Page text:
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Thursday, November 30, 2006


We’re a few years behind the curve, but my children and I have gotten hooked by the Harry Potter series. We read a bit every night before bed, an exercise that I believe is good for family togetherness as well as vocabularies, though as we move through the series, I’m beginning to wonder how much violence and “snogging” (as Ginny calls kissing in book six) is appropriate for a seven- and nine-year-old. Compared to much of what’s in our culture, it’s pretty tame. Still, it raises the continual questions about how to draw our family’s boundaries. My children have already heard from friends that Sirius gets killed in book five and Dumbledore in book six. Is there any reason not to let them enjoy good writing when they already know what happens?

I’ve started reading ahead, partly to preview the material, but mostly because I’m enjoying the stories so much myself. I’m now in the middle of book six (Harry Potter and the Half-Blood Prince), while the children are still on book five. Maybe I’m just looking for redeeming messages, but I’m heartened to find that this novel focuses on Harry and Dumbledore trying to understand their nemesis, Voldemort—also known as “The Dark Lord” or “He-Who-Must-Not-Be-Named.” They are learning about the family dysfunction that made Voldemort turn out so badly, information that Dumbledore says will help Harry to survive. As J.K. Rowling is finishing the last manuscript in the series, I am imagining my own ending to this epic struggle of good vs. evil. I remember that in the third Star Wars movie (which people under thirty call the sixth Star Wars film) Darth Vader is brought back to his own goodness by Luke, rather than killed by him (though he does still get killed). After so many galactic battles, I was heartened that goodness won the day, rather than firepower. Is such an ending possible for Voldemort?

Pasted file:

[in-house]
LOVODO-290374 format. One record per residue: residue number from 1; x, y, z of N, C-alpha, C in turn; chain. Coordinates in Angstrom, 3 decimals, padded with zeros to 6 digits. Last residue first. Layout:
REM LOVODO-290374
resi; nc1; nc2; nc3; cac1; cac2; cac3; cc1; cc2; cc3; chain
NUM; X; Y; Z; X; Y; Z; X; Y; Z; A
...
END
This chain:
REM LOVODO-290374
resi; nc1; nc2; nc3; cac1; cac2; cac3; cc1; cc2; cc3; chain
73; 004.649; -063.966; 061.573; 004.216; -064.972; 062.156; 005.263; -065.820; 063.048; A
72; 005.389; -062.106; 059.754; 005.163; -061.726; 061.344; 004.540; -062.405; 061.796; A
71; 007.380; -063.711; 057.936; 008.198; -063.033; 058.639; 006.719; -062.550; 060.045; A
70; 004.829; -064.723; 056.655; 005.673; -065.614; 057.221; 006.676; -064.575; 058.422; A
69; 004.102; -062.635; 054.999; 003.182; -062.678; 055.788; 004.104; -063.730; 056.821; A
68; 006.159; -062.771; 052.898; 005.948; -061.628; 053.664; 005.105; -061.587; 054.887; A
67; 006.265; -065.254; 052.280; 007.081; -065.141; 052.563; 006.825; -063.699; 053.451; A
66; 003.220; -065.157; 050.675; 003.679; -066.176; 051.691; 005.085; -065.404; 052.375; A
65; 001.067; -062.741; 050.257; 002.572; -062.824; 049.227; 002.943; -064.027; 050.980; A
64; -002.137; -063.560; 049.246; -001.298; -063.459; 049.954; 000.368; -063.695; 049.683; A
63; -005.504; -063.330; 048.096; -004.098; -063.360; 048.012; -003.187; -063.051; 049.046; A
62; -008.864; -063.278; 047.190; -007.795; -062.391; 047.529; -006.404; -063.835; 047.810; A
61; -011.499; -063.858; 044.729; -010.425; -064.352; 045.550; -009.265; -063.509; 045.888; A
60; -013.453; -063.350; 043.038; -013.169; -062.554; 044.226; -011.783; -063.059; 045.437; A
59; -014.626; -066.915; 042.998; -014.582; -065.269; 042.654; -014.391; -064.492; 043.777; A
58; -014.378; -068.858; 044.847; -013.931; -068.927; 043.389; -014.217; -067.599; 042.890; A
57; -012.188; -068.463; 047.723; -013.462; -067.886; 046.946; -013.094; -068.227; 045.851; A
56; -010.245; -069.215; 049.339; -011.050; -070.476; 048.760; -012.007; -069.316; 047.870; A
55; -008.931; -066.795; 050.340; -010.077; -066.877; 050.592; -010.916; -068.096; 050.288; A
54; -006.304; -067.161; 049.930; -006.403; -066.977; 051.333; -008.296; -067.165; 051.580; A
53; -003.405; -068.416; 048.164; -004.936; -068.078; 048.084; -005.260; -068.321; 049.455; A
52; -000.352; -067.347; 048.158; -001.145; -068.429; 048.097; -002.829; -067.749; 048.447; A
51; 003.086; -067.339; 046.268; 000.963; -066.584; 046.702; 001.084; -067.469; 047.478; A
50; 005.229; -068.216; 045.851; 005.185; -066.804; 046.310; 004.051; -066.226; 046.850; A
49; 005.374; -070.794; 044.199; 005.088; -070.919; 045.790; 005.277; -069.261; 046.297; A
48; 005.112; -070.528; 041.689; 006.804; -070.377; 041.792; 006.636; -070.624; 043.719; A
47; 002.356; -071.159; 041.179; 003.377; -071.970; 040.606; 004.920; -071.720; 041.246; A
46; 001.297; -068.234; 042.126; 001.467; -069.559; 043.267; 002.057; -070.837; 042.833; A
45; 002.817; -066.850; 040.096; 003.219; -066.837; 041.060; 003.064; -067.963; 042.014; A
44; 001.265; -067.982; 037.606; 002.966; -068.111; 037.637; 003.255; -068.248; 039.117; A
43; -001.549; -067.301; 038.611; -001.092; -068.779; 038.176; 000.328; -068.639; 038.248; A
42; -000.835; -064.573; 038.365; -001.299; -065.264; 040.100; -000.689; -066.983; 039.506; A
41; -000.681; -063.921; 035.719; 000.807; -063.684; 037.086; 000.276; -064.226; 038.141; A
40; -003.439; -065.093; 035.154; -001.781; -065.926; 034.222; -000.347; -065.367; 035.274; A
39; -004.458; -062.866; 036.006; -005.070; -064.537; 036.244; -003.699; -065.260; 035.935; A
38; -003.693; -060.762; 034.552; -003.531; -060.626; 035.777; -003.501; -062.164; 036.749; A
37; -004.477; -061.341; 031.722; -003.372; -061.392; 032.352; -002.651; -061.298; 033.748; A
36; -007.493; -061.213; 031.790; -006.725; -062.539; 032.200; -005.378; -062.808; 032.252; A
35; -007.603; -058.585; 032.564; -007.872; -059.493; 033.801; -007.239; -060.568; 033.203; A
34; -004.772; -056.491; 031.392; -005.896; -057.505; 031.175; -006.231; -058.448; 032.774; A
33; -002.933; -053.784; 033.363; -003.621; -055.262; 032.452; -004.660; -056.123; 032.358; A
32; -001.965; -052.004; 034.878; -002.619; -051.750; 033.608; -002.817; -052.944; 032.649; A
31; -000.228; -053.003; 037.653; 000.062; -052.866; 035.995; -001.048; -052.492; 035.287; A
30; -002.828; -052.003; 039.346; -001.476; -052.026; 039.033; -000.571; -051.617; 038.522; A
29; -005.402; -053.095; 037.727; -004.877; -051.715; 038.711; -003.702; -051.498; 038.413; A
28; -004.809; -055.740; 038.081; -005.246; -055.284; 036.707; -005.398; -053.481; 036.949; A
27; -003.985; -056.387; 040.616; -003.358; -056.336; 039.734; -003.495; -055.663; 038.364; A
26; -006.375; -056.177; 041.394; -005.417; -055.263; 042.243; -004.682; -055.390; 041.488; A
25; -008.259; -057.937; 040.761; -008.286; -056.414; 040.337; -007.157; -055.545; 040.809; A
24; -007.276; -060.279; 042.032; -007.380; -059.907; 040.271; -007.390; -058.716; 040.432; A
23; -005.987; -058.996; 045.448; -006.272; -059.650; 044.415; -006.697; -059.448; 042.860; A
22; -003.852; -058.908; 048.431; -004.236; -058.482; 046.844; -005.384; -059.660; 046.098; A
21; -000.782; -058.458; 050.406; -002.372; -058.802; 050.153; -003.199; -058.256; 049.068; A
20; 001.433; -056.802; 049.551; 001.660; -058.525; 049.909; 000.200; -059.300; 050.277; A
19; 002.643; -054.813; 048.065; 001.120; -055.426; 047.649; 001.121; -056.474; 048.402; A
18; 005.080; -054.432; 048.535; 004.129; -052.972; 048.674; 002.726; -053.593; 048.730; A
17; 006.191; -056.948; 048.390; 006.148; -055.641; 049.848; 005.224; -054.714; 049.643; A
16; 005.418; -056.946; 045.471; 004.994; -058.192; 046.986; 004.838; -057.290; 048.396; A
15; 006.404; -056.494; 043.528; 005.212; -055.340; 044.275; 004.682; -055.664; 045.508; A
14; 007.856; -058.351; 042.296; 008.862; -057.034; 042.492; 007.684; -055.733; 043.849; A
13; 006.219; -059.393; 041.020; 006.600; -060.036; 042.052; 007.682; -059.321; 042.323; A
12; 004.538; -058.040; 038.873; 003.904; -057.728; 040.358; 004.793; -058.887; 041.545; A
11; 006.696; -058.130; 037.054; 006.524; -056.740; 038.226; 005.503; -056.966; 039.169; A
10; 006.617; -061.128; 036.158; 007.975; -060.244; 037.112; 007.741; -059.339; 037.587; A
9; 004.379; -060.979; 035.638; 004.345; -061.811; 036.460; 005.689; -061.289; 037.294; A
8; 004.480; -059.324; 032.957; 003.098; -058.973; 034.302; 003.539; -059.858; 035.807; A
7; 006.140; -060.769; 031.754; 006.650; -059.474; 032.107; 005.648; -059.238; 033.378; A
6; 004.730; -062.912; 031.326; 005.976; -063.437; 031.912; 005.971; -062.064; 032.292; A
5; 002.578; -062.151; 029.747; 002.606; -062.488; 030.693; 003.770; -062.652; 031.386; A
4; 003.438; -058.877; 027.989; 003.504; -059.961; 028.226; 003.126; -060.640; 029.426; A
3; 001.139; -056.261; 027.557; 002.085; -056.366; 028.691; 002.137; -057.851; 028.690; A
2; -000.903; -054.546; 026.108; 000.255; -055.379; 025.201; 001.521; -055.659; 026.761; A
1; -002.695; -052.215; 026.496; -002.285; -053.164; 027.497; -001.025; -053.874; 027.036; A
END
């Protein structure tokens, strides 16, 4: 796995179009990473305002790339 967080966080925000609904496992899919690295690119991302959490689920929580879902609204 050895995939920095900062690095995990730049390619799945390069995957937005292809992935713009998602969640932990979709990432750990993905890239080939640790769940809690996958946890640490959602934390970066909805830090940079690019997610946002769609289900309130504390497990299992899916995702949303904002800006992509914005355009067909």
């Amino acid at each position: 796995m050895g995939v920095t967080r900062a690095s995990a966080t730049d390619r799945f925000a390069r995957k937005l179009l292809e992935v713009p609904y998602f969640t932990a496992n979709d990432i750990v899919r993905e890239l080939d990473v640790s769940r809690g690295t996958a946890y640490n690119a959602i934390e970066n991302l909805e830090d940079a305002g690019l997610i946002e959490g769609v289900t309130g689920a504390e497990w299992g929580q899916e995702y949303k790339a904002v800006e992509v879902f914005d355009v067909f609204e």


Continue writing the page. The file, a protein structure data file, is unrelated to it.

This line of thought was partly prompted by my brother-in-law, whom we visited in Wisconsin over Thanksgiving. He said one of his five big questions about life is “Can good conquer evil?” I suppose my answer is that it can, but it doesn’t always, which leads to a whole set of other questions about what conditions help goodness to flourish. My mind wanders through Iraq, to the Palestinian and Israeli ex-combatants I wrote about not long ago, to the South African Truth and Reconciliation process, and eventually back to my own children. What will help good flourish in them: being protected from stories where violence is used to fight evil, or lying in bed together, talking about those stories?


Blogger juliloquy said...

It's always interesting to me where people draw the line of appropriateness for their kids. A colleague won't read "Holes" with her kids (just a bit older than yours), yet they're big Harry Potter fans. I love both of the above and am looking forward to sharing them and many others with our guy.

3:08 PM  
Blogger Michelle O'Neil said... hte last line of this piece. I vote for the family read sessions.

One of the Sunday school teachers at our church was using Harry Potter as part of the cirriculum last year. Another teacher quit over it, deeming it inappropriate, but the kids were never more engaged.

7:47 AM  

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